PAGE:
THOMAS v. HUNT MFG CORP

Reset A A Font size: Print

District Court of Appeal, Fourth District, California.

THOMAS v. HUNT MFG. CORP. et al.*

Civ. 4703.

Decided: November 12, 1953

Todd W. Johnson, Donald C. McGovern, Edward D. Robertson and Gilbert E. Harris, Los Angeles, for appellant. Desser, Rau, Christensen & Hoffman (Robert Haves, Beverly Hills, of counsel), for respondents.

In this action to foreclose mortgages on real and personal property and to recover upon a guaranty, defendants, by answer, counterclaim and cross-complaint, allege that the loan and agreements connected therewith were usurious and seek treble damages for interest collected by plaintiff. The trial court rendered judgment in favor of defendants and cross-defendant and plaintiff appeals.

On May 30, 1950, plaintiff, Howard D. Thomas, Jr., entered into an agreement in writing with the defendants, Hunt Manufacturing Company and Willis E. Hunt, its president and owner of all of the stock in said corporation. It was agreed therein that Hunt would cause the corporation to issue 313 1/212 shares of the corporate stock to Thomas, the consideration therefor being $15,000 in cash, ‘or in discharge of a loan by Thomas to the corporation in the same amount in the event Thomas loans said sum to the corporation prior to its authorization to issue said stock to Thomas. In the event Thomas loans said sum of $15,000 to the corporation, said loan shall be evidenced by promissory note signed by the corporation and guaranteed by Hunt in favor of Thomas, which said promissory note shall be for a period of 90 days with interest at 6% per annum from and after maturity only.’ This note was executed by the corporation on May 30, 1950. The agreement recited that Thomas had theretofore loaned to the corporation the sum of $5,000, as evidenced by promissory note dated May 24, 1950, payable 6 months after date thereof, with interest at the rate of 1% per annum until maturity and thereafter at the rate of 10%. The agreement further provided that Hunt and Thomas should receive such salaries as the board of directors might from time to time determine; provided, however, that such salaries should at all times be equal and that Hunt and Thomas each should be permitted to draw not to exceed $4,000 per year as reimbursement of expenses incurred by them on behalf of said corporation. It was also agreed that Thomas would be a director, vice-president and treasurer of the corporation.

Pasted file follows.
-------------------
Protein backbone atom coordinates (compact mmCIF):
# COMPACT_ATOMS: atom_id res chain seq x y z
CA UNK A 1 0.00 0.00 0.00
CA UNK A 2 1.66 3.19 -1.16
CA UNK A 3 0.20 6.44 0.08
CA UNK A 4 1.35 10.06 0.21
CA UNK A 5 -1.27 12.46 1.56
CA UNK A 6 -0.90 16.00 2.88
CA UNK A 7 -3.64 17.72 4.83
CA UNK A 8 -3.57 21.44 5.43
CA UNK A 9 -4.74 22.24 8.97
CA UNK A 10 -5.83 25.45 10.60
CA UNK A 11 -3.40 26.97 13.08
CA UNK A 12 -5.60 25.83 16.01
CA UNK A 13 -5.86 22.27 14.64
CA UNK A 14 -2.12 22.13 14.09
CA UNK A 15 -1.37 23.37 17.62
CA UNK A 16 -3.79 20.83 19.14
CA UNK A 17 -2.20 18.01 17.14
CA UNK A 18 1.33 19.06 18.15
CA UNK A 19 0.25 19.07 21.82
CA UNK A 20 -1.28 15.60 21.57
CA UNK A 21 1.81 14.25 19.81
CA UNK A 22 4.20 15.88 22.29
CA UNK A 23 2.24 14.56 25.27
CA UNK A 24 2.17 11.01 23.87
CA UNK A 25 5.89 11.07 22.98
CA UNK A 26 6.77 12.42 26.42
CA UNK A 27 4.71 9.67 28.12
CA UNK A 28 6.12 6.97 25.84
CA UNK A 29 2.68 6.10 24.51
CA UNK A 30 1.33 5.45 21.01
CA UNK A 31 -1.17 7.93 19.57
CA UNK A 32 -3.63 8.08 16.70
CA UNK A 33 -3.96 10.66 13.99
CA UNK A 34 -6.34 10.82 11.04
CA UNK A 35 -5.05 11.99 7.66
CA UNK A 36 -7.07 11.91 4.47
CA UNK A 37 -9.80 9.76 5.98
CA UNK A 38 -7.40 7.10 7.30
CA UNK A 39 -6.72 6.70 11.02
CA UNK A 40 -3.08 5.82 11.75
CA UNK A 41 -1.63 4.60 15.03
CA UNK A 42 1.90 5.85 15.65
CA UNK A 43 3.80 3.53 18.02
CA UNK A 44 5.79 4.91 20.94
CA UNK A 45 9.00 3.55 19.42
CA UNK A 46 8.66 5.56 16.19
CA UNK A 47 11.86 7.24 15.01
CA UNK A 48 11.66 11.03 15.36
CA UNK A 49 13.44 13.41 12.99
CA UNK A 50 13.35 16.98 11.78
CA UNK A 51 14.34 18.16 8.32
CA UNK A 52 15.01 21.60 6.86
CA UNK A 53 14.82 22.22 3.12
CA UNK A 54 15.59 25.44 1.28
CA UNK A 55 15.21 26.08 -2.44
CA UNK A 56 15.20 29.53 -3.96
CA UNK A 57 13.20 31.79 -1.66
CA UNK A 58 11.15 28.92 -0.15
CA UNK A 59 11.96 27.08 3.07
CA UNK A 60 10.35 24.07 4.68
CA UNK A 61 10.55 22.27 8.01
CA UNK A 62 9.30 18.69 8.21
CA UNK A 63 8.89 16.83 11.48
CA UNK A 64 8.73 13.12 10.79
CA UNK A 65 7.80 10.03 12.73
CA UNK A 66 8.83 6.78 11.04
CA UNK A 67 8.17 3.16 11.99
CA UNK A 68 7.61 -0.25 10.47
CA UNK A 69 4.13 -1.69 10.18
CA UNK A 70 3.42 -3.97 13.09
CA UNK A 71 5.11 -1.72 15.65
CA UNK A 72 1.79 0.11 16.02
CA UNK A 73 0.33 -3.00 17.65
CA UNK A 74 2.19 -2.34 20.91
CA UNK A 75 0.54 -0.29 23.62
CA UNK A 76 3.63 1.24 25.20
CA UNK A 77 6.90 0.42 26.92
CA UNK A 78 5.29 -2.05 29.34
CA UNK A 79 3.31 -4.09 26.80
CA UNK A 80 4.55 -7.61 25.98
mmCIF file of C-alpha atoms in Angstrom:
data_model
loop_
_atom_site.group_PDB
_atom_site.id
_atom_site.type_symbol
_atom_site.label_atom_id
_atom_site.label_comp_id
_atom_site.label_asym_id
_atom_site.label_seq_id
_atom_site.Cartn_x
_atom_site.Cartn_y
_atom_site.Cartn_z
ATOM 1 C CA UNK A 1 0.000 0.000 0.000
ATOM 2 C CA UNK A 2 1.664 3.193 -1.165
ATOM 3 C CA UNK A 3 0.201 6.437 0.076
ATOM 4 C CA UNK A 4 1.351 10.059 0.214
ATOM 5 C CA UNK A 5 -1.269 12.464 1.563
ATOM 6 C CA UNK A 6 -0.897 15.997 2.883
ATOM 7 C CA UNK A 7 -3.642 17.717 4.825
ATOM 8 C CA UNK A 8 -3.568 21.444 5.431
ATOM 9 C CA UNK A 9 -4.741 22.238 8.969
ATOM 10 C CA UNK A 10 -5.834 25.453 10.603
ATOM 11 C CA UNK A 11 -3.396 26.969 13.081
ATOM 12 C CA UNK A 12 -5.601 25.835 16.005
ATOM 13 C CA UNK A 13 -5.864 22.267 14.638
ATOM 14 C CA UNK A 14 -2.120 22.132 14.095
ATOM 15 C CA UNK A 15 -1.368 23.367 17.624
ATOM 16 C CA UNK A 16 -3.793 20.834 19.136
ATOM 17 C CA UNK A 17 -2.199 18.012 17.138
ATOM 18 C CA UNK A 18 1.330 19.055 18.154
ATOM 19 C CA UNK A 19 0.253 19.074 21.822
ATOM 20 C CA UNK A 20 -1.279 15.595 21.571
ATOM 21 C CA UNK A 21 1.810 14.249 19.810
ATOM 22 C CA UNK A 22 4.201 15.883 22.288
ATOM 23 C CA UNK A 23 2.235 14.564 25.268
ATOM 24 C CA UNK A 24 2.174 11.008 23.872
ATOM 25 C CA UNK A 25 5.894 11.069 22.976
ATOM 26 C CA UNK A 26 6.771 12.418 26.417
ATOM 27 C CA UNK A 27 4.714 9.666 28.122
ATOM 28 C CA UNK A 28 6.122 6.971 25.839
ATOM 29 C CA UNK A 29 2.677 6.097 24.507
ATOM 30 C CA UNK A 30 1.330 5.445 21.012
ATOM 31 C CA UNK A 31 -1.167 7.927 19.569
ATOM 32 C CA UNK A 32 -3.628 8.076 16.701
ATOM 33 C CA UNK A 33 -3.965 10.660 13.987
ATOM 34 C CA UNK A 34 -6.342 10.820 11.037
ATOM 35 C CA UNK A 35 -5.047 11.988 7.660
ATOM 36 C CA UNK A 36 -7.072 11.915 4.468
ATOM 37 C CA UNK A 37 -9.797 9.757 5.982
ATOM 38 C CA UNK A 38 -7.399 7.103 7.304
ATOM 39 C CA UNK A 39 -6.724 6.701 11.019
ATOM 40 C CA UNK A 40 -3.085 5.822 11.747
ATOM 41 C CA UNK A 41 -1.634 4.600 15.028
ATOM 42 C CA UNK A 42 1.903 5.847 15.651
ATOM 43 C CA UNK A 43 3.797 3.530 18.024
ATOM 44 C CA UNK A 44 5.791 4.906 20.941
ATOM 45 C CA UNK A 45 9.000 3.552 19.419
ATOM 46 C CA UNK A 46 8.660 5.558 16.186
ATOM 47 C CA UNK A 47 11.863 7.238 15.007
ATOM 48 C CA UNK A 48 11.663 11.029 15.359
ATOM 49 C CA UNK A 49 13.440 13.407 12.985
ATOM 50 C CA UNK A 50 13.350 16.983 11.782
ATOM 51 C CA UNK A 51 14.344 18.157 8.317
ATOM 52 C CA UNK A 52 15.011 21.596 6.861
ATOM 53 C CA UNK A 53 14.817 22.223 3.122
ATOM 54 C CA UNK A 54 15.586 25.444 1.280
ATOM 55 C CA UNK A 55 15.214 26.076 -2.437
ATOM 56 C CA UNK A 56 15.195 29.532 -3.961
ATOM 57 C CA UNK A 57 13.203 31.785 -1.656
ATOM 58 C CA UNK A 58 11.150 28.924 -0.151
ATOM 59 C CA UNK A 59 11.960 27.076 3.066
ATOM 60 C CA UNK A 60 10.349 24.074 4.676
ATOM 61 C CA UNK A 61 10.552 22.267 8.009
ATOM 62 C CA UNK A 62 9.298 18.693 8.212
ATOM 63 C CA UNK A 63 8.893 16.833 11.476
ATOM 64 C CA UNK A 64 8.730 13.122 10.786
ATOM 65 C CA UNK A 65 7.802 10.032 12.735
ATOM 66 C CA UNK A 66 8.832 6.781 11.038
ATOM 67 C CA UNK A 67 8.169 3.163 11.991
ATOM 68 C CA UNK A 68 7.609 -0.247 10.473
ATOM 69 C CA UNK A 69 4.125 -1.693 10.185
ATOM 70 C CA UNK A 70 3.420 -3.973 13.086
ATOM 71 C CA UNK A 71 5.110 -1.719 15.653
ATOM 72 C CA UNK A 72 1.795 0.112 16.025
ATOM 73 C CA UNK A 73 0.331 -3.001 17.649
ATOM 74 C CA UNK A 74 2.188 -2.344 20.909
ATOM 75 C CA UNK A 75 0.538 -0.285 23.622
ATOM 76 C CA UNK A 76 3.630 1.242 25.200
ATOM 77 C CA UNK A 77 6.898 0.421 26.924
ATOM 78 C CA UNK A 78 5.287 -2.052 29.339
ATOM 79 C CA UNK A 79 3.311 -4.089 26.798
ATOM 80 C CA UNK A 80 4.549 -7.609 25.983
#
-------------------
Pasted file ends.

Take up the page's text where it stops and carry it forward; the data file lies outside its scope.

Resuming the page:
Hunt testified that Thomas was director, vice-president and treasurer of the corporation from May 24 to June 30, 1950, and during that time had charge of the corporate office business and was to be compensated for his services as vice-president and treasurer when and if the corporation made enough to compensate him.

The corporation was engaged in the manufacture of reinforced plastic products and at or about the time of the signing of the contract Hung left for Texas to deliver some unfinished boat hulls to a distributor and to arrange for distribution of corporate products in that and other states. While there Hunt received a telephone call from Thomas in which Thomas told Hunt to ‘brace himself’ because he, Thomas, wanted to ‘get out’, and that Hung should return as soon as possible. Hunt then returned from Texas in the latter part of June, 1950, and had a conversation with Thomas in which Thomas told him he was dissatisfied with his agreement and that he wanted return of his money immediately. Thomas then had his attorneys prepare a written agreement, which was signed by Hunt, the corporation, and Thomas on June 30, 1950. It was agreed therein that Thomas should have in his own right $4,305.49 then in his possession. Hunt and the corporation promised to pay Thomas $10,000 in weekly payments of $1,000 each beginning July 7, 1950, and in paragraph three of said agreement, promised to pay Thomas beginning September 15, 1950, $200 per month thereafter, plus 6% interest on any unpaid balance of the $20,000 which Thomas lent to the corporation until the full amount thereof was repaid to Thomas. The agreement then provides as follows:

‘4. That Hunt and the corporation do hereby jointly and severally promise to pay Thomas beginning September 15, 1950, $100.00 per month as a fee for Business Management Engineering services which have been rendered to the corporation and this $100.00 per month payment is to continue until Thomas has received his $20,000.00 principal plus interest provided for in paragraph 3, above. However, this Engineering service payment will not enter into the computations for reimbursement of the $20,000.00 principal.’

In an amendment to the agreement it was further agreed:

‘1—If payments are made as stipulated herein, there will be no interest on said loans except the interest commencing September 15th, 1950 as provided in paragraph #3 or the original agreement dated June 30, 1950.

‘3—When Hunt and/or the Corporation has paid $5,000.00 to Thomas, the note for this same amount will be returned to Hunt and/or the Corporation marked ‘paid in full’ and when the full balance of the $20,000.00 has been paid, plus interest, the note for $15,000. will be delivered marked ‘paid in full’.'

Mortgages were executed to secure the payment of the total indebtedness to Thomas of $20,000 and all the payments due on the contract of June 30, 1950, were made by Hunt and the corporation to and including June 15, 1951. Thereafter Hunt refused to make further payments thereon on the ground that the transaction was usurious and the present action was then filed by Thomas.

The trial court held ‘that the said loan and agreements were and are a usurious transaction violating the said usury law of the State of California, 2 Deering General Laws, Act, 3757, and Constitution XX, Section 22’ and that said loan and indebtedness bears no interest and that defendants and cross-complainants are entitled to recover on their counterclaim and cross-complaint and entitled to a credit of all payments for interest trebled.